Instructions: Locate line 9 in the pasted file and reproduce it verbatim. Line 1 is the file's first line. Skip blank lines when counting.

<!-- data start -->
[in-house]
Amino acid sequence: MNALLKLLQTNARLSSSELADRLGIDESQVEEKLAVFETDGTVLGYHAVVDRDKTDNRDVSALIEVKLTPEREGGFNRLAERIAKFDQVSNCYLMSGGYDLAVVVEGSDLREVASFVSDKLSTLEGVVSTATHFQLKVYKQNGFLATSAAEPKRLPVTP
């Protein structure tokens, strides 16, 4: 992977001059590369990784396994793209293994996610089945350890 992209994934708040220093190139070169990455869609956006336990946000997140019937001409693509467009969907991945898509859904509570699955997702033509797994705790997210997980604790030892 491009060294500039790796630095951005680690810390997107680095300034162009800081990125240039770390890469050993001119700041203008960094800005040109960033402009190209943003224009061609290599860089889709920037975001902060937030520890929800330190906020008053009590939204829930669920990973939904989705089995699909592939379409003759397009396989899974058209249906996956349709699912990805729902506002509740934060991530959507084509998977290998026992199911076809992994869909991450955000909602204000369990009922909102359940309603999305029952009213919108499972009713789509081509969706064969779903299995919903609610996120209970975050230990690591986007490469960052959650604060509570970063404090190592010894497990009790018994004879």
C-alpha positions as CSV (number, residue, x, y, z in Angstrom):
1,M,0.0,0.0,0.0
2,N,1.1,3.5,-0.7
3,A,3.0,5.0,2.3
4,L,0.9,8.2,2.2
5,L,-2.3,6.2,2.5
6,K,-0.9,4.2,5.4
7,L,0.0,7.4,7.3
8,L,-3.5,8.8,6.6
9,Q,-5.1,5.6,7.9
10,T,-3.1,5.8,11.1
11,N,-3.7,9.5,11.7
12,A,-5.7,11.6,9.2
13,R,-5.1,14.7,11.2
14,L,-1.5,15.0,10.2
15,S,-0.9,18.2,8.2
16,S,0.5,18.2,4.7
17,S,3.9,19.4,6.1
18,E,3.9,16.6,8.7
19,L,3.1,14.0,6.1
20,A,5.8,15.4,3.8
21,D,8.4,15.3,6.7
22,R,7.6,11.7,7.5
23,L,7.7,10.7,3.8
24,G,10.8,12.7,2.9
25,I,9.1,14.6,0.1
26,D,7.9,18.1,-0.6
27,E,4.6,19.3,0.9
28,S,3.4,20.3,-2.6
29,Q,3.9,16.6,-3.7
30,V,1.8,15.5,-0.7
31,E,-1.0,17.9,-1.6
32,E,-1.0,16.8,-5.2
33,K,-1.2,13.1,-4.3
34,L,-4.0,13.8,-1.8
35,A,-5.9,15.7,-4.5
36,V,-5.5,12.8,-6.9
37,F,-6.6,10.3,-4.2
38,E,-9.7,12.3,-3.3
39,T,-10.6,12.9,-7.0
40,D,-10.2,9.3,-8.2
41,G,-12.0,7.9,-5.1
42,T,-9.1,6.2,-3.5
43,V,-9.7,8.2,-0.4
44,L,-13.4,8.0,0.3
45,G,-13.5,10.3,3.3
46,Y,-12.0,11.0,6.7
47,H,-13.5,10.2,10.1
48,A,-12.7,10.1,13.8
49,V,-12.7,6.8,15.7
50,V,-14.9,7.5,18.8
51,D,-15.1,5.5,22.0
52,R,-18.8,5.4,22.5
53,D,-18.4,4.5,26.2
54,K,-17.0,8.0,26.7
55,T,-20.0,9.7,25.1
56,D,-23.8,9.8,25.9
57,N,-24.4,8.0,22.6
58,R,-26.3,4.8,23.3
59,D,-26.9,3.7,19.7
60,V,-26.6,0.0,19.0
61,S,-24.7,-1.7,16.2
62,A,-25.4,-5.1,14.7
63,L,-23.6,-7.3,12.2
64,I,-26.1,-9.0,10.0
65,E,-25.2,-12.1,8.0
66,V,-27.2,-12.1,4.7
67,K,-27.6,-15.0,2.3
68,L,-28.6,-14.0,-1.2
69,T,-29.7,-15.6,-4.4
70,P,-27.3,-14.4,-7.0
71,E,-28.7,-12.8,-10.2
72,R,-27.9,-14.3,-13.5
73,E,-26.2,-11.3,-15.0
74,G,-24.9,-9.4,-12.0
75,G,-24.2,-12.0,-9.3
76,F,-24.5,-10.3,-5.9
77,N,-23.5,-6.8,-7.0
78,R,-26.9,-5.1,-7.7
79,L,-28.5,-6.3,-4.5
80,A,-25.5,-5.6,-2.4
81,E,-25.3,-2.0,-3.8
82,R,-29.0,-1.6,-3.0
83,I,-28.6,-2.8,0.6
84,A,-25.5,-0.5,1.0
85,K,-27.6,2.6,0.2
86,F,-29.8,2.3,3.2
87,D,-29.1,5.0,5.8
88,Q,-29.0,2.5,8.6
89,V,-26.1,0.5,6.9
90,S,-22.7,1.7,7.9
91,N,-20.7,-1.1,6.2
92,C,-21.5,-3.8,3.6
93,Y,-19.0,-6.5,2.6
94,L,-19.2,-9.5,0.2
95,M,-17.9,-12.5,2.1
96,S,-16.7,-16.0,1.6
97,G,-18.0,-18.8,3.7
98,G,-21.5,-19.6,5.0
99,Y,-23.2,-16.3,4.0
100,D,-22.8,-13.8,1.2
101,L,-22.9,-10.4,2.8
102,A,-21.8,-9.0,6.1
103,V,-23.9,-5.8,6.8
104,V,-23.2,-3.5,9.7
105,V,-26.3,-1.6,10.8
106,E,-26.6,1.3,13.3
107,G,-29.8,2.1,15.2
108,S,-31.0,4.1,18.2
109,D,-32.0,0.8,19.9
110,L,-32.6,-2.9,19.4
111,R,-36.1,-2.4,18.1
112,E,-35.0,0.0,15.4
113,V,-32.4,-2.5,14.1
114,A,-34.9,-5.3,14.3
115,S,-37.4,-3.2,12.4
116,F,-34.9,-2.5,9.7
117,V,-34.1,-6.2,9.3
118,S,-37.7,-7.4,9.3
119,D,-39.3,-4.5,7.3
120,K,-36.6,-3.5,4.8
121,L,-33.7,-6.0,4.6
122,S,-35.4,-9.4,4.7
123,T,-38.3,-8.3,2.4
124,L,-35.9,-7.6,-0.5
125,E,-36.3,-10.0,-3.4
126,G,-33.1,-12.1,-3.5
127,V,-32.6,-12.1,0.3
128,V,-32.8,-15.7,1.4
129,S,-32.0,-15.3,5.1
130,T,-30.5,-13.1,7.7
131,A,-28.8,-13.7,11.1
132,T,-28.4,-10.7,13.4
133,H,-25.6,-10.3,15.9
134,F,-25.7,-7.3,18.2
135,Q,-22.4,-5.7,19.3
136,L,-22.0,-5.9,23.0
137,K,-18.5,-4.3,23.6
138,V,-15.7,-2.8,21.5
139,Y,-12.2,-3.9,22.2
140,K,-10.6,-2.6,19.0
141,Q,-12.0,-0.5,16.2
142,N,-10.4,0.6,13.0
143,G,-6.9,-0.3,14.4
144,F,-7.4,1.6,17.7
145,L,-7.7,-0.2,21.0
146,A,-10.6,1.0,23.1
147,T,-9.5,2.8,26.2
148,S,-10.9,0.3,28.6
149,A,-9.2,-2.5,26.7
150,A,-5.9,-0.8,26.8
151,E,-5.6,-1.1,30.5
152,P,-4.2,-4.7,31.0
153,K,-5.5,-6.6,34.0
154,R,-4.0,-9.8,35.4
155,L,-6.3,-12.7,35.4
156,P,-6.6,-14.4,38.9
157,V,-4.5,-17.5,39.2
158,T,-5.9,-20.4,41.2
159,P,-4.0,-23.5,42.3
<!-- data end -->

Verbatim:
5,L,-2.3,6.2,2.5